The twilight session will take place online on Wednesday 3rd November from 5.00 pm to 6.30 pm (UK time). We welcome all teachers, SEND specialists and researchers to attend.

To attend, please register for free here.

During the session, we will introduce our new free online teacher resources on neuromyths in special educational needs and developmental disorders. We will also have presentations and discussions on neuromyths in SEND and educational neuroscience from Dr Jo Van Herwegen (Psychologist at UCL Institute of Education), Prof Michael Thomas (Neuroscientist at Birkbeck, University of London), and Dr Jamie Galpin (Education Officer at National Association for Special Educational Needs).

For those unable to attend, we will distribute a recording of the event via the registration mailing list. The recording of our previous twilight session in June can be viewed below.

Symposium on the psychological impact of poverty

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Michael Thomas, Director of the CEN, recently chaired a symposium at the British Neuroscience Association Festival of Neuroscience on psychological perspectives on poverty. The symposium was convened and sponsored by the British Psychological Society. All of the 12-minute presentations from the symposium are available to view below.

Over the last decade, there has been an increasing amount of work in cognitive neuroscience applied to poverty. However, differences in socioeconomic status are very much a social and structural phenomenon, and the contribution of psychology and neuroscience therefore needs to be carefully contextualised. Moreover, research into poverty takes place against the backdrop of an urgent need to alleviate the consequences of poverty, particularly on children’s development, and to reduce inequality in society (gaps which have been exacerbated by the pandemic). Therefore, research in this area must be considered in relation to government policy.

In this symposium, we hear from five speakers, considering poverty from multiple angles. Sebastian Lipina (Unit of Applied Neurobiology UNA, CEMIC-CONICET, Buenos Aires, Argentina) begins by providing an overview of contemporary evidence from neuroscientific studies of childhood poverty, including mediating factors and the impact of the first generation of neuroscientific interventions.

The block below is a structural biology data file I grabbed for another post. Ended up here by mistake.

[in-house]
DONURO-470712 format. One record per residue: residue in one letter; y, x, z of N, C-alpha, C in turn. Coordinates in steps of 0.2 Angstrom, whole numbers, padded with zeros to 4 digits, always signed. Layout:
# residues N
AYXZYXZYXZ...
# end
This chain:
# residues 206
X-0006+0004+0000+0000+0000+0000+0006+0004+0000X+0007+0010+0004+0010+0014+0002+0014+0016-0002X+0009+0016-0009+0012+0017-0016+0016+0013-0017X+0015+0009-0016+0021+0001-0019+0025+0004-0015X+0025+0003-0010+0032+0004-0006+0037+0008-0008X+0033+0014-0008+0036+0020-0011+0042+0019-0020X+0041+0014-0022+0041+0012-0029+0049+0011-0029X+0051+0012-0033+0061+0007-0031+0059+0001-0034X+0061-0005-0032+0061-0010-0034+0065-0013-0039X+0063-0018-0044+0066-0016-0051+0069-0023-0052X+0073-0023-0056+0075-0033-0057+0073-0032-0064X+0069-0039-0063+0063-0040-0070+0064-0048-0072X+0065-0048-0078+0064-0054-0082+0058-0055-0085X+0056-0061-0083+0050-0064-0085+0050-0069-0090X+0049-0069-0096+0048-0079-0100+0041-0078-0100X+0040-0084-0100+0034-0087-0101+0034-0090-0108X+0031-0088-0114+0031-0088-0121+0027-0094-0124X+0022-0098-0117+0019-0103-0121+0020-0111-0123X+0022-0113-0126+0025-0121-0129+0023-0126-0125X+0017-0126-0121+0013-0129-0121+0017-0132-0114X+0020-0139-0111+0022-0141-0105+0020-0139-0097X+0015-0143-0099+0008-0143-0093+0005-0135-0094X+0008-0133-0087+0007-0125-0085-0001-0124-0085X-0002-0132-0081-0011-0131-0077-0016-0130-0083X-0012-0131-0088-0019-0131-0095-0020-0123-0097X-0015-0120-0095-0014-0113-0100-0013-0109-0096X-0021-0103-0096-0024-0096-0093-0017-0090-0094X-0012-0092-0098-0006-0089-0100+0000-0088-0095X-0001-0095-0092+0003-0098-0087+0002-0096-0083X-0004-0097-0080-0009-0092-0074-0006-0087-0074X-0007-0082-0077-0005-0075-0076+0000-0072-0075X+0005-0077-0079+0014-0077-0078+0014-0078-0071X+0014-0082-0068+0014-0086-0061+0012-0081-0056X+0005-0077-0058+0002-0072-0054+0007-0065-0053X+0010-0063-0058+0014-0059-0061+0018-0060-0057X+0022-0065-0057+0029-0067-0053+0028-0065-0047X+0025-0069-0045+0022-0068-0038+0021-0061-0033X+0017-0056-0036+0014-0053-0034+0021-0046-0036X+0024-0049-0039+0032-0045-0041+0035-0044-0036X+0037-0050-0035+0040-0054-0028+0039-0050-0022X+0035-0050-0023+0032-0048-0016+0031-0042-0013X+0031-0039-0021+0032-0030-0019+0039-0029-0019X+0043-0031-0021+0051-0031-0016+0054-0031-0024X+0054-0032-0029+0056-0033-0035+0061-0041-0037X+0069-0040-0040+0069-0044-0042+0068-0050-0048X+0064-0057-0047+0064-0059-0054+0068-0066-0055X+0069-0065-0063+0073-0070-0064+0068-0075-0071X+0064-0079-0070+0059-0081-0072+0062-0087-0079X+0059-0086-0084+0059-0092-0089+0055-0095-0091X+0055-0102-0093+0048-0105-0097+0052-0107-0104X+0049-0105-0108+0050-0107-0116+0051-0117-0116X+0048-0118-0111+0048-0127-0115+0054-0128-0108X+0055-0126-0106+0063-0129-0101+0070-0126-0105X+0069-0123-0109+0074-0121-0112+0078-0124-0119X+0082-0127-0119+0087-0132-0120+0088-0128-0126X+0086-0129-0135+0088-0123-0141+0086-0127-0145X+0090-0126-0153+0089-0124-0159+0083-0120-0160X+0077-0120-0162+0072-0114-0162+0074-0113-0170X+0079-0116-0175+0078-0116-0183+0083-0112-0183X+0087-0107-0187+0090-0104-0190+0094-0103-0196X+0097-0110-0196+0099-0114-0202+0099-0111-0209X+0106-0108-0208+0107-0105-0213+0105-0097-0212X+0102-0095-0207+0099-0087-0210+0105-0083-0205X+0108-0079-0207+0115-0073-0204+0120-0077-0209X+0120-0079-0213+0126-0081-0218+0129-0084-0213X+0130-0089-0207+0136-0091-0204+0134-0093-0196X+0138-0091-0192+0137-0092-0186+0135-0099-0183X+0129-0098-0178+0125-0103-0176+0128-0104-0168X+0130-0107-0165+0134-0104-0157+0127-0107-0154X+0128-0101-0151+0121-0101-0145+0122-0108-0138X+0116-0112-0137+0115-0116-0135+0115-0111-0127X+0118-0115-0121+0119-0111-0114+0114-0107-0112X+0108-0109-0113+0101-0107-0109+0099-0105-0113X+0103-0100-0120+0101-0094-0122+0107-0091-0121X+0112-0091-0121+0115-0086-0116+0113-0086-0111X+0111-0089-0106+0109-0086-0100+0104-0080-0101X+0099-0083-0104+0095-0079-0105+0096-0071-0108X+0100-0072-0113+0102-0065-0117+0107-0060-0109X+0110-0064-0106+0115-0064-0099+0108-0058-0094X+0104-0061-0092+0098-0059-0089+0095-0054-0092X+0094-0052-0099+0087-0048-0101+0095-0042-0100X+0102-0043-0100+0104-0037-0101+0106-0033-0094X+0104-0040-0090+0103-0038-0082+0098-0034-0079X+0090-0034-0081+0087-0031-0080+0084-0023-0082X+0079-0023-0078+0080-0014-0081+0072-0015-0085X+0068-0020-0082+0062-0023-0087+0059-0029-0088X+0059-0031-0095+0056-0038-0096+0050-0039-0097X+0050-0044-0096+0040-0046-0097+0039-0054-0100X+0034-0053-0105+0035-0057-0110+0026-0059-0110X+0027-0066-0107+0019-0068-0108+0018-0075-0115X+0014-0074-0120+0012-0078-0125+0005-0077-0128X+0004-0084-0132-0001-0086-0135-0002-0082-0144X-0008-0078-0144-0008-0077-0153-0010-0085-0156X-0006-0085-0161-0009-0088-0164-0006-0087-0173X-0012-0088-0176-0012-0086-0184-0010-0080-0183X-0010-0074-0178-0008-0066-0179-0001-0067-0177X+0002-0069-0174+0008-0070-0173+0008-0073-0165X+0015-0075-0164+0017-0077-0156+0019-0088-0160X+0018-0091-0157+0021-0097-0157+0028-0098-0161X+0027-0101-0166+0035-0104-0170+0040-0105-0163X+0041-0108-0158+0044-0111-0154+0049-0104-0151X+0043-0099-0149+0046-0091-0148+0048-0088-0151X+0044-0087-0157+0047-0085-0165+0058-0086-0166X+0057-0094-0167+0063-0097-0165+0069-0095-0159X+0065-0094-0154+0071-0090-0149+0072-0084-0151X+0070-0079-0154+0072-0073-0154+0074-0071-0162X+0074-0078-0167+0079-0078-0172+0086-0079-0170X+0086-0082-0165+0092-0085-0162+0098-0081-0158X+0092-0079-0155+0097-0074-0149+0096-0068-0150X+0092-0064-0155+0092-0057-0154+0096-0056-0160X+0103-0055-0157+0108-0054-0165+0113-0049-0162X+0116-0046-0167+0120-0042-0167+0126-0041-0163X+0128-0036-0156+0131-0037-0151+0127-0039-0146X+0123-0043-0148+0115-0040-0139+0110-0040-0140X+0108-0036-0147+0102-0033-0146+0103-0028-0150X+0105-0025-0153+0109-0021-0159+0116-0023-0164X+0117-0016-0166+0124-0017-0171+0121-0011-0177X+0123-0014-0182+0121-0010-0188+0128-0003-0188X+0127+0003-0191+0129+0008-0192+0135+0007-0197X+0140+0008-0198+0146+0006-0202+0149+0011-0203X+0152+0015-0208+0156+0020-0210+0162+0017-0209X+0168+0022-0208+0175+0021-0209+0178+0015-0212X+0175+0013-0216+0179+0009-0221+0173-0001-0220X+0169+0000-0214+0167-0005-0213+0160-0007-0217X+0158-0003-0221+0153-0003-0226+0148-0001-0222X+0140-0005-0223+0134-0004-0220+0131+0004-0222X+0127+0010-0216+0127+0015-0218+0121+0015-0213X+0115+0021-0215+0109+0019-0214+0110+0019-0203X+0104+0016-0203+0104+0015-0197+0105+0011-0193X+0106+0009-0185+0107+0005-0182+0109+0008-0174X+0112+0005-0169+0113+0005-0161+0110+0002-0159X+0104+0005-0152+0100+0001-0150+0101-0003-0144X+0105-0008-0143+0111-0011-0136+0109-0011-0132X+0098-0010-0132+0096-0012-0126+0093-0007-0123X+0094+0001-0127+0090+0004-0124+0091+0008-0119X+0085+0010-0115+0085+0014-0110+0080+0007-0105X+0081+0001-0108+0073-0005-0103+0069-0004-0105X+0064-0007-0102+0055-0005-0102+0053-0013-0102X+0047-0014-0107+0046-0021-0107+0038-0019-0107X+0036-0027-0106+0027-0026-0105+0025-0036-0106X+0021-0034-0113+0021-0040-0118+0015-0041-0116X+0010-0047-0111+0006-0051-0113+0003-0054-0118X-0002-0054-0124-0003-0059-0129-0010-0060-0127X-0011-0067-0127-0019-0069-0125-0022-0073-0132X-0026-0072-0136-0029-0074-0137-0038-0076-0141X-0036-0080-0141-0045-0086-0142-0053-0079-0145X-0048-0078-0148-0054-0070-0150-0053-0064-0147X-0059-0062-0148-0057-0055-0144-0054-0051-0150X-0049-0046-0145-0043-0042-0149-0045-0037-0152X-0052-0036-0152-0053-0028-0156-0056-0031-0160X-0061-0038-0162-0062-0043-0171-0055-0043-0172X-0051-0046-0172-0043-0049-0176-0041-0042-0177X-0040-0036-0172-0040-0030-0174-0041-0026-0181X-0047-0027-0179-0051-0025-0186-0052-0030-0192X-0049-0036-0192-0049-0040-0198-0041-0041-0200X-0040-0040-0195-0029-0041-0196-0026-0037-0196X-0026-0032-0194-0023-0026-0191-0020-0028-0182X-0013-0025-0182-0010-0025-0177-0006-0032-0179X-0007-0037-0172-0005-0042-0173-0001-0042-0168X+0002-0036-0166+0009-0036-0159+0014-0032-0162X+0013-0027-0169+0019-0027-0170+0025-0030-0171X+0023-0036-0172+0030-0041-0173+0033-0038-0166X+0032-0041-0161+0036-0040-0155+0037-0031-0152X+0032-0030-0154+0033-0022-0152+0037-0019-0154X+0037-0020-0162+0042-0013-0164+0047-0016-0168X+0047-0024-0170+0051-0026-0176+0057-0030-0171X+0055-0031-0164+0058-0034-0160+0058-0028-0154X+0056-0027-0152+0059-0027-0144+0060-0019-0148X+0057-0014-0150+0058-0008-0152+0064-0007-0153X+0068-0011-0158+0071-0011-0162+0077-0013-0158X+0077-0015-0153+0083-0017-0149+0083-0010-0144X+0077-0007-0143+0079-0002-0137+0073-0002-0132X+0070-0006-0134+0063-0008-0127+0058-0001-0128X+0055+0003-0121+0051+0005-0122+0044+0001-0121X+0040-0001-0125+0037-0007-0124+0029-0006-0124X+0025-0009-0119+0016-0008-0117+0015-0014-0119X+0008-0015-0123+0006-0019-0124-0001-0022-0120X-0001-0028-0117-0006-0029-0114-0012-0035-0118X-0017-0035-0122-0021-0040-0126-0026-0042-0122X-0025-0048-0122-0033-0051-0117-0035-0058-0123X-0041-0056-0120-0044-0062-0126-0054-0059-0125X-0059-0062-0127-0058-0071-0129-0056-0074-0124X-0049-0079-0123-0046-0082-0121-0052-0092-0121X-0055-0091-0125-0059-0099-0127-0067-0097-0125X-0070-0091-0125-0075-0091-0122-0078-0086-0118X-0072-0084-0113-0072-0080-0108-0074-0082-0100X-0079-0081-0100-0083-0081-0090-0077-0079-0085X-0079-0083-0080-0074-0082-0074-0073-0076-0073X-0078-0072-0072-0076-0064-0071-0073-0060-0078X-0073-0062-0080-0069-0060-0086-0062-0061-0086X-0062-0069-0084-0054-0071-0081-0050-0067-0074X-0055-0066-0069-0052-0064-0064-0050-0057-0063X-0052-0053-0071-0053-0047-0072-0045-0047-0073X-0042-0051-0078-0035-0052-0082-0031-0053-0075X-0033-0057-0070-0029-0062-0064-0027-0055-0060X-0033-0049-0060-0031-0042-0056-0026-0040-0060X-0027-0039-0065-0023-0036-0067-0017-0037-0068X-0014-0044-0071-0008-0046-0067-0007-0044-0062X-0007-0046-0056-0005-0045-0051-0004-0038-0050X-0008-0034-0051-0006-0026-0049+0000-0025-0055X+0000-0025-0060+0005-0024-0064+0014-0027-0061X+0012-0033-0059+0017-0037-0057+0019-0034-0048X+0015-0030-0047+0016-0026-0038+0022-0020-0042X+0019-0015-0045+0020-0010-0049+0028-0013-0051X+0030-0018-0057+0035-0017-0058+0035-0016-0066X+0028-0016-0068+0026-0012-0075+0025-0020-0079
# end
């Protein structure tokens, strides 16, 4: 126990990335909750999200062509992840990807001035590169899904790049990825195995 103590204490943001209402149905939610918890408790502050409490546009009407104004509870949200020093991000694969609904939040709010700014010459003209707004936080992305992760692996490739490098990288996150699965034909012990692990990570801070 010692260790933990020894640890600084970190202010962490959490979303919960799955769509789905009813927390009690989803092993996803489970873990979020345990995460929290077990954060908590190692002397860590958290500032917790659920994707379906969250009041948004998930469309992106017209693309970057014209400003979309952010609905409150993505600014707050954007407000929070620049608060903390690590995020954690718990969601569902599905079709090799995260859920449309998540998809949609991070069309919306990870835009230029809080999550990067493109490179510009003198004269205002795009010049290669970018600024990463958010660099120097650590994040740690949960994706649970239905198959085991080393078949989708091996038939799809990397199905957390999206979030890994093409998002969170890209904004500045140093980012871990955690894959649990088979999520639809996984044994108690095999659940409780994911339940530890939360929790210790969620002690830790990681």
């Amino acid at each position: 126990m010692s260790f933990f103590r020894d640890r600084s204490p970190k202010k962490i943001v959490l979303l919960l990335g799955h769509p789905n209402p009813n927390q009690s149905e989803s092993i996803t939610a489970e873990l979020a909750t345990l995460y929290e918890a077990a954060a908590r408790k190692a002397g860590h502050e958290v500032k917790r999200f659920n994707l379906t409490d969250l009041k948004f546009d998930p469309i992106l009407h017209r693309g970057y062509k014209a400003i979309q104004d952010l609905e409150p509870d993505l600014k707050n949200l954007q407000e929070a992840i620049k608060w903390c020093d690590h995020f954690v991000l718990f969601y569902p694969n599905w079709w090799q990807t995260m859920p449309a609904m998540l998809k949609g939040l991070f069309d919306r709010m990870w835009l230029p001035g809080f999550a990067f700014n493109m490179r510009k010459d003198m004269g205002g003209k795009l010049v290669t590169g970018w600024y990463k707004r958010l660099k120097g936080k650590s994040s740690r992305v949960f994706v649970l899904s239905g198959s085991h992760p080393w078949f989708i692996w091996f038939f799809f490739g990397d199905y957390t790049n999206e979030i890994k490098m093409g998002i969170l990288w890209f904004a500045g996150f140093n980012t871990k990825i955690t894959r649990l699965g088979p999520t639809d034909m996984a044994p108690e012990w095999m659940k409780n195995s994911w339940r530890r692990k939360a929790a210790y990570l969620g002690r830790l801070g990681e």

Michael Thomas (Birkbeck, University of London, UK) then discusses the relationship between socioeconomic status and educational achievement, addressing the role of executive functions as a potential mediating factor, and considering what policymakers should take from recent evidence that poverty is associated with differences in children’s brain structure.

In the third talk, Jennifer Sheehy-Skeffington (London School of Economics, UK) focuses on decision making in the context of poverty, and how apparently poor decision making – with respect to long-term educational, financial, and health outcomes – may be seen as an adaptive response to the challenges of economic hardship.

In the fourth talk, Philip Murphy (Edge Hill University) addresses the relationship between addiction and poverty, considering the role of addiction in creating a cycle that sustains poverty, and how neuroscience insights point to possible interventions.

In the final talk, Sophie Wickham (University of Liverpool, UK) establishes the links to policy, considering how policy decisions over the last decade have led to a rise in child poverty in the UK, and how a mental-health focus in future policy making could improve outcomes.

Rebecca Gordon and Natasha Kirkham join the CEN management committee

The CEN is delighted to welcome Dr Rebecca Gordon and Professor Natasha Kirkham as new members of the CEN management committee.

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Rebecca Gordon is a Chartered Psychologist at the UCL Institute of Education where she is currently the Academic Head of Learning and Teaching. She also lectures in cognitive psychology, educational neuroscience, and research methods and statistics for the psychology undergraduate and Masters programmes at the UCL Institute of Education.

Rebecca’s research focuses on working memory and executive functions in children and adults as a means for understanding higher-order cognitive abilities and cognitive impairments. Her current work examines aspects of executive function and motor control as they apply to different curriculum areas, particularly mathematics and science learning.